. . . all professional schools, particularly officer schools, should focus on developing a talent for military judgment, not on imparting knowledge through rote learning. Study conducted by the education establishment can neither provide complete career preparation for an individual nor reach all individuals. Rather, it builds upon the base provided by commanders and by individual study.  2

Wormwood, how I almost feel sorry for those maneuverists still clinging to these long held but useless thoughts of decentralization. Do they not realize that we attritionists have transformed the focus of Marine military officer education from military judgment to how to accomplish various billets as a staff officer? Just think back to any MAGTF integrated system training center course you may have taken. Did they really focus on any military decisionmaking? Likewise with that MCTOG course you just completed. Was it not the Tactical MAGTF Integration Course?

How much time was really spent on decisionmaking or developing your judgment compared to the amount of time spent on either learning the wonders of the different command and control systems the Marine Corps has purchased over the past several years or learning the procedures for proper operation of a combat operations center? Even at Expeditionary Warfare School, that one-time bastion of Marine MAGTF officership, how much decisionmaking does one really learn there anymore? Is it not better to teach Marine officers how to properly complete a collections matrix? Or transfer overlays from an .ovl file to Microsoft PowerPoint? Or send text messages over Microsoft Internet Relay Chat? These are the officer skills of today!

What I am trying to say, young Capt Wormwood, is that educational requirements for Marine officers have changed. No longer must we teach decisionmaking or military judgment. From here on we shall teach only “how” and “how better” to execute the guidance issued forth from higher headquarters. With more and more personnel appearing on staffs at the Pentagon, at Quantico, and even at MEF headquarters, there is no longer any need for junior commands to really do any independent planning or decisionmaking. So why waste the effort in teaching those officers how to make decisions?

Forget the irrelevant hogwash from MCDP 1 {Marine Corps Doctrinal Publication 1: Warfighting}. Good leaders have avoided becoming hindered by the idea that:

. . . all commanders should consider the professional development of their subordinates a principal responsibility of command. Commanders should foster a personal teacher-student relationship with their subordinates. Commanders are expected to conduct a continuing professional education program for their subordinates that includes developing military judgment and decisionmaking and teaches general professional subjects and specific technical subjects pertinent to occupational specialties. 3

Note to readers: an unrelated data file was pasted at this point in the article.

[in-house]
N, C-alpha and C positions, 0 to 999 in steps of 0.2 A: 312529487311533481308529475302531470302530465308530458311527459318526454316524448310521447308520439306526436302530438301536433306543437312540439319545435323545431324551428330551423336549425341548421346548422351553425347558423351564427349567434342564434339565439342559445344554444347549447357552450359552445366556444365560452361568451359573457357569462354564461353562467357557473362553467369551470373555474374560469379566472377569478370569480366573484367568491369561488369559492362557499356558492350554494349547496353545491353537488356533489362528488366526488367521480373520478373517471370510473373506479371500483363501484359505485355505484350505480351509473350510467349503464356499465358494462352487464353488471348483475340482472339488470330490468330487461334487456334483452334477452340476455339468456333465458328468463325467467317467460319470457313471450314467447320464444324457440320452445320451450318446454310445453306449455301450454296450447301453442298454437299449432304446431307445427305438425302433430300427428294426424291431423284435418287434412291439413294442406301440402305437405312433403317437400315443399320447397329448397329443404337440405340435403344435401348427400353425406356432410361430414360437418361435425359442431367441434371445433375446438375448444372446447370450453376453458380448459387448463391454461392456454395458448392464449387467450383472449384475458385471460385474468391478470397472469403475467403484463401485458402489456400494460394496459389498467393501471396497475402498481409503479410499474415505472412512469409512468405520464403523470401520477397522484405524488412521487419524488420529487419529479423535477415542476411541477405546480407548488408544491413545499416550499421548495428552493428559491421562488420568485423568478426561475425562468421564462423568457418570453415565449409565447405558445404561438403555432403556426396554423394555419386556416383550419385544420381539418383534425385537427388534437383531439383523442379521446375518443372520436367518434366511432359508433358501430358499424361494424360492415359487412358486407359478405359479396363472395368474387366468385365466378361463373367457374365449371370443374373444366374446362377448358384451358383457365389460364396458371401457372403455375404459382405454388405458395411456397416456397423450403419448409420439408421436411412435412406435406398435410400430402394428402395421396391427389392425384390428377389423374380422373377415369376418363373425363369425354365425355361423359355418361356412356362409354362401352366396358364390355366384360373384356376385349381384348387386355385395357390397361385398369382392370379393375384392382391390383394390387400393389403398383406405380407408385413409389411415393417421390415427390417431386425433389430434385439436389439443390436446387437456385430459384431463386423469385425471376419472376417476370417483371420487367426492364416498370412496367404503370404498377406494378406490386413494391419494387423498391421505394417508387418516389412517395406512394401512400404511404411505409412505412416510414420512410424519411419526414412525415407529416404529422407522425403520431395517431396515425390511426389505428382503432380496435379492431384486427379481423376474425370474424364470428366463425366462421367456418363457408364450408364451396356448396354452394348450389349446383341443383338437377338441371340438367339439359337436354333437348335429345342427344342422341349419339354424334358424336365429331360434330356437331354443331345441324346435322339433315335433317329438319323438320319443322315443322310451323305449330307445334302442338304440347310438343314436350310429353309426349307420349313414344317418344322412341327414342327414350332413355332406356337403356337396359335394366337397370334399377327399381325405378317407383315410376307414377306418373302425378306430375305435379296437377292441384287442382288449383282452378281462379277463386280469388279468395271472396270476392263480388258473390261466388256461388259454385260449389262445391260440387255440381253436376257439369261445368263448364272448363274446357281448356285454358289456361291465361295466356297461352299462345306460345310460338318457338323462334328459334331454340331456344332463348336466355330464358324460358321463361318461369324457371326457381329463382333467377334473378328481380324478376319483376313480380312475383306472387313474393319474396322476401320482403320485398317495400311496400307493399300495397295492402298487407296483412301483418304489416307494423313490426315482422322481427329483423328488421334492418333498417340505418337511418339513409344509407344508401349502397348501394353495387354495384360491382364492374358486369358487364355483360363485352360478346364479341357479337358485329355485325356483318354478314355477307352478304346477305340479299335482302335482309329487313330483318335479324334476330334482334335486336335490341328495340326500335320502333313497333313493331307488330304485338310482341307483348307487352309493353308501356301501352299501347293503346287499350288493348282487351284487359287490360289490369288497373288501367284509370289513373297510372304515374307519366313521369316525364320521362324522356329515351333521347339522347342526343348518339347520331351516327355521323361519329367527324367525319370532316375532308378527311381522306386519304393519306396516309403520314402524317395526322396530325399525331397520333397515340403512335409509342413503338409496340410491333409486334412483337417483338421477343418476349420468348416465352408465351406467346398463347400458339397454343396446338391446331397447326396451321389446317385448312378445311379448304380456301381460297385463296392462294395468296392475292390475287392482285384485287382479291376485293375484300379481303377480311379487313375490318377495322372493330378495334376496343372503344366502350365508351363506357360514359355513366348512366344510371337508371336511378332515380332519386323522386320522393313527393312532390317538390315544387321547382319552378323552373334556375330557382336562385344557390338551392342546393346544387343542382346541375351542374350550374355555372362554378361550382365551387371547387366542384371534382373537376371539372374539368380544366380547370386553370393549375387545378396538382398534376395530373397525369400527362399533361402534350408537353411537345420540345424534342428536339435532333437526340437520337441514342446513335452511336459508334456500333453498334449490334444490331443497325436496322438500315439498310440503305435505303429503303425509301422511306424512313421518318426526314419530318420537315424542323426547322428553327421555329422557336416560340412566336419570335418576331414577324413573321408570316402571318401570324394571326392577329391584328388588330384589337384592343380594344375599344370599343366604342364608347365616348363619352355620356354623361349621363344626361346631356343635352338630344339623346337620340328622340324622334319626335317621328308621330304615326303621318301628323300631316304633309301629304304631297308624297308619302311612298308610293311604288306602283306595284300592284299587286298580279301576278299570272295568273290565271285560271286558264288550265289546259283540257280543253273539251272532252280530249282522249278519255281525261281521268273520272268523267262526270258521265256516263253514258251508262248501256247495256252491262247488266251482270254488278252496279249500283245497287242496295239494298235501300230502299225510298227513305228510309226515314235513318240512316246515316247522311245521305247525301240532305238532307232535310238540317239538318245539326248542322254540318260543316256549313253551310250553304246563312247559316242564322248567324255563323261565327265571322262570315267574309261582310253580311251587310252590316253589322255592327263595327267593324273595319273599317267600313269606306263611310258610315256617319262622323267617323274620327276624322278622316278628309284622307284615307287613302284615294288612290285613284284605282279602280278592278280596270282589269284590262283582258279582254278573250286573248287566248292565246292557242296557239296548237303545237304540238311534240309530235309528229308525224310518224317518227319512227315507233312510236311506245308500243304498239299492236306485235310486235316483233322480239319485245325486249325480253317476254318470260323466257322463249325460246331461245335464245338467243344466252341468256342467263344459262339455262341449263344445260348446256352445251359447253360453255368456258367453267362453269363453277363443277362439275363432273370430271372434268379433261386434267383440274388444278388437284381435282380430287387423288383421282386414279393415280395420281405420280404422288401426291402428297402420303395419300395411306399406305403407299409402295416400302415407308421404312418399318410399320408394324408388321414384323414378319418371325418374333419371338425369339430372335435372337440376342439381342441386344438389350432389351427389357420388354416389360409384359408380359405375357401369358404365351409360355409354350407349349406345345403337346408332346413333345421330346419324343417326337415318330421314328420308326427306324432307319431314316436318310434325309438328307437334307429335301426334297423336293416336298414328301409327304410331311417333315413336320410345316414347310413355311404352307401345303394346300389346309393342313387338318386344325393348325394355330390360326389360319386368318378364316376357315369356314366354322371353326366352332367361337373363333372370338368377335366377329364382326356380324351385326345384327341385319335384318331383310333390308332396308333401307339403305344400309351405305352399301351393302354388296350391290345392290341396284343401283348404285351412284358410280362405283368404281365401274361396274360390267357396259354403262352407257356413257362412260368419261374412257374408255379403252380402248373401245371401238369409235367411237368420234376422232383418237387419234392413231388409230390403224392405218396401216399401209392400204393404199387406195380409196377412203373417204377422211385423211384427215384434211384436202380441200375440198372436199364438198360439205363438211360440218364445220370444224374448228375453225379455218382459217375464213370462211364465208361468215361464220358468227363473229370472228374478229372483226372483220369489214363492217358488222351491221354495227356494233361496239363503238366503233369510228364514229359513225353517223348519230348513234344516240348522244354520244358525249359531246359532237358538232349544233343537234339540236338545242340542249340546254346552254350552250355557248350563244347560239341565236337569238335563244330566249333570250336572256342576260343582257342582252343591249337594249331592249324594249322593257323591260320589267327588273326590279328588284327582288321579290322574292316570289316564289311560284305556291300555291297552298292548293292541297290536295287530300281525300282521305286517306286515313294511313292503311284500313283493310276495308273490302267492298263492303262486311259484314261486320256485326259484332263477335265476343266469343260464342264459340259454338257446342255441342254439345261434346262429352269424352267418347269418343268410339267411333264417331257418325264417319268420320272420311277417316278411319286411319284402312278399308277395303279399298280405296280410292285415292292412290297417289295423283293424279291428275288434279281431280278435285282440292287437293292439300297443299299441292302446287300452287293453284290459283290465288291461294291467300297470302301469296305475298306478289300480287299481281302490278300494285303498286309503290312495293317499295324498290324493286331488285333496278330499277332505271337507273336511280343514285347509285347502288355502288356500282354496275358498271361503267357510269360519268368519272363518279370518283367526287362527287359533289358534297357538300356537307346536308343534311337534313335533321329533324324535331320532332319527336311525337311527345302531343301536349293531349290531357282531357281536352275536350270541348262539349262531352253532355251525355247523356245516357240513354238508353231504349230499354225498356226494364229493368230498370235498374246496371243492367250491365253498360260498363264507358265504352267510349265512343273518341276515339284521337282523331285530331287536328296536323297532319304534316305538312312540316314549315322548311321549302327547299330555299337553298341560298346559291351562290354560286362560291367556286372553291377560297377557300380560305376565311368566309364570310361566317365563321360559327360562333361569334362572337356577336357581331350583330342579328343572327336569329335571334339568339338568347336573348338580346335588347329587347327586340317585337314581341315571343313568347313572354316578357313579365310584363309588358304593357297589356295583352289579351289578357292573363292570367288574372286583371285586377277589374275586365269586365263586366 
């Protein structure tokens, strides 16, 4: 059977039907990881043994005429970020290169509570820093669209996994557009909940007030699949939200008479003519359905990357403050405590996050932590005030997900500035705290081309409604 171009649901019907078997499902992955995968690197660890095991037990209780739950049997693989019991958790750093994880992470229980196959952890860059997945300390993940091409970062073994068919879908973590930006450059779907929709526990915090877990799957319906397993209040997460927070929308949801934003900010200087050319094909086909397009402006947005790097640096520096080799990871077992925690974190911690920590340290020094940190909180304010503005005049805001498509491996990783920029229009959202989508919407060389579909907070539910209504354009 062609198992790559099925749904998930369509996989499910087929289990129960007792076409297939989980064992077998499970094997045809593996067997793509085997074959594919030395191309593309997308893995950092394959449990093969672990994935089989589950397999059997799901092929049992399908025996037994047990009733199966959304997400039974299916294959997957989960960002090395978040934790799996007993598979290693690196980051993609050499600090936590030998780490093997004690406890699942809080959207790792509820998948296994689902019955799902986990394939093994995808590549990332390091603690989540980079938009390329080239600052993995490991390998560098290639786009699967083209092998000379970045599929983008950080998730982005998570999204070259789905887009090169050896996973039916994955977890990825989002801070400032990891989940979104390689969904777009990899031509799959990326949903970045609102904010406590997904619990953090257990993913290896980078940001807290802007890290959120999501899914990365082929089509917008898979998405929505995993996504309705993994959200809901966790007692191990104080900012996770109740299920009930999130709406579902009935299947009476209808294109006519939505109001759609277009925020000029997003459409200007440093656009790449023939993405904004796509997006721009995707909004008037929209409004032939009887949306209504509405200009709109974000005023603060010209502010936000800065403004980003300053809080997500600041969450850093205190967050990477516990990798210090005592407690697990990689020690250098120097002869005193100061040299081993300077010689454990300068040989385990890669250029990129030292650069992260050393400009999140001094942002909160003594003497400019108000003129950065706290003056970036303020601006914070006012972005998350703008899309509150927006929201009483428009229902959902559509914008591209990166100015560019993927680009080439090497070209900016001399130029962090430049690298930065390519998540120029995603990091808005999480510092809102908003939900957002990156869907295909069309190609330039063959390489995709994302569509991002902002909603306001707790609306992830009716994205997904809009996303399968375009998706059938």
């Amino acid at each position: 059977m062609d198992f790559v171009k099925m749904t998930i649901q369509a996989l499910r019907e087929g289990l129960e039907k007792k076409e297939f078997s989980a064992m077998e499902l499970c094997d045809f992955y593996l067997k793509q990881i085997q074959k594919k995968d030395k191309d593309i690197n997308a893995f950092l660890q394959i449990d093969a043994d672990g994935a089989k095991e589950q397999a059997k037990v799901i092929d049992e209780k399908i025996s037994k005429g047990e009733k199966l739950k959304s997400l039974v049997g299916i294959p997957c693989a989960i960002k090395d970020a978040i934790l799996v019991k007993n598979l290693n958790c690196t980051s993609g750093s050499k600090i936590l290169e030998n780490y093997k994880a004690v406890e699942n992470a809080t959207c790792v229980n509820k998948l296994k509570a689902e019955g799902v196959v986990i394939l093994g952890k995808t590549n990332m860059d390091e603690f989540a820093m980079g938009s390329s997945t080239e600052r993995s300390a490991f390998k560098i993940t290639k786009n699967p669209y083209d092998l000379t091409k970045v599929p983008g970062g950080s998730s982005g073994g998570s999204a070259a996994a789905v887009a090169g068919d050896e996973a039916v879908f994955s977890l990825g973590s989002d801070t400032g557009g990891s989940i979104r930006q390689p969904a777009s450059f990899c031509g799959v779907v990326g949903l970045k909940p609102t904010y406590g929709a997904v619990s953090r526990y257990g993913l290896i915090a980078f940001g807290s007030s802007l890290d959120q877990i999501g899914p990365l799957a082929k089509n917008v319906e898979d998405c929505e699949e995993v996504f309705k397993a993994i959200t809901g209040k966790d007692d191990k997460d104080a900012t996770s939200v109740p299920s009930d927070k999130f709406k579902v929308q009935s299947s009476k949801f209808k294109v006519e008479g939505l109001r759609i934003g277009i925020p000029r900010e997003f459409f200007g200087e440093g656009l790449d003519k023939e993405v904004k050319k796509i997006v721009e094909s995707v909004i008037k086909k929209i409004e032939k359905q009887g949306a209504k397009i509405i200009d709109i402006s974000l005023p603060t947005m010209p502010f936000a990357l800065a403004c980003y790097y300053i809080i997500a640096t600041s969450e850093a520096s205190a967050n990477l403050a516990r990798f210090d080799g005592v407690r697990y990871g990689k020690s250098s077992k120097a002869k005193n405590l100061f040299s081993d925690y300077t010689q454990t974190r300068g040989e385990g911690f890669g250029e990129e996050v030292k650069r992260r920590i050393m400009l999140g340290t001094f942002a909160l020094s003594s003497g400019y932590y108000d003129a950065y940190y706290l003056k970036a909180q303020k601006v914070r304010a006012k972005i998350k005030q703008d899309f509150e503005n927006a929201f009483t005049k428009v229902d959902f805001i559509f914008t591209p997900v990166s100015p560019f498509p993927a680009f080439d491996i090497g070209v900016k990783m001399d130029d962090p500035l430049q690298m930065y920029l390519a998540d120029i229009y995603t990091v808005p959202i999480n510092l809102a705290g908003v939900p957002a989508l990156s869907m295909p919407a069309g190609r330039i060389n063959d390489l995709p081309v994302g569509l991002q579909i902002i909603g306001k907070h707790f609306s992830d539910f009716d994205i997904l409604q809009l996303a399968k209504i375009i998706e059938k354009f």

We all know that commanders today are too busy to develop subordinates! That type of “development” is best left to the “institution,” where sanitized and appropriate version control can be monitored from Quantico and maintained with the utmost scrutiny. The best kind of commander-driven officer PME would be that of a training lecture on completing fitness reports. Good attritionist commanders will always ensure that the focus of officer PME remains upon “how to execute” rather than straying into the strange and ambiguous forum of decisionmaking.

Some will claim that increasing the focus on officer “training” rather than officer “education” has emerged because it is far easier to justify the post-11 September 2001 budgetary flood if one can marry funds to concrete and measurable training objectives rather than focus on such esoteric concepts as judgment and leadership. The truth — however difficult for one like you to comprehend — is that it is simply more appropriate for these new educational institutions to train the student in procedures, processes, and methods rather than seek to impart military judgment or decisionmaking skills. And the existence of these institutions forgives the commander of the unachievable obligation to train and educate his Marines.

While the wayward MCDP 1 might claim that “commanders should see the development of the subordinates as a direct reflection on themselves,”4 many commanders now look to TECom and the institutionalized educational bureaucracy to serve as the primary means to develop subordinates. A commander should simply act as a personnel manager, ensuring that the appropriate skill sets are procured by shuffling Marines to become certified at the respective institutions.

Maneuverists might claim that any institutional bureaucracy must consistently validate itself and that much effort has been expended by the newly established bureaucracy itself, convincing Marine decisionmakers that these new schools are required for training individuals for a myriad of specific billets. The truth of the matter is that there are many billets for which an individual is only qualified once he has taken the appropriate courses with the appropriate PowerPoint presentation offered by the appropriate TECom school and taught by the appropriate (perhaps retired) Marine field grade staff officers. Only then can we truly designate an individual as worthy to serve as an S–3 (operations), an S–4 (logistics) or even, most importantly, as a fire support coordinator.

Perhaps one day, Capt Wormwood, you might be in a position of real authority and only then will you understand the aforementioned discourse. Until then I remain,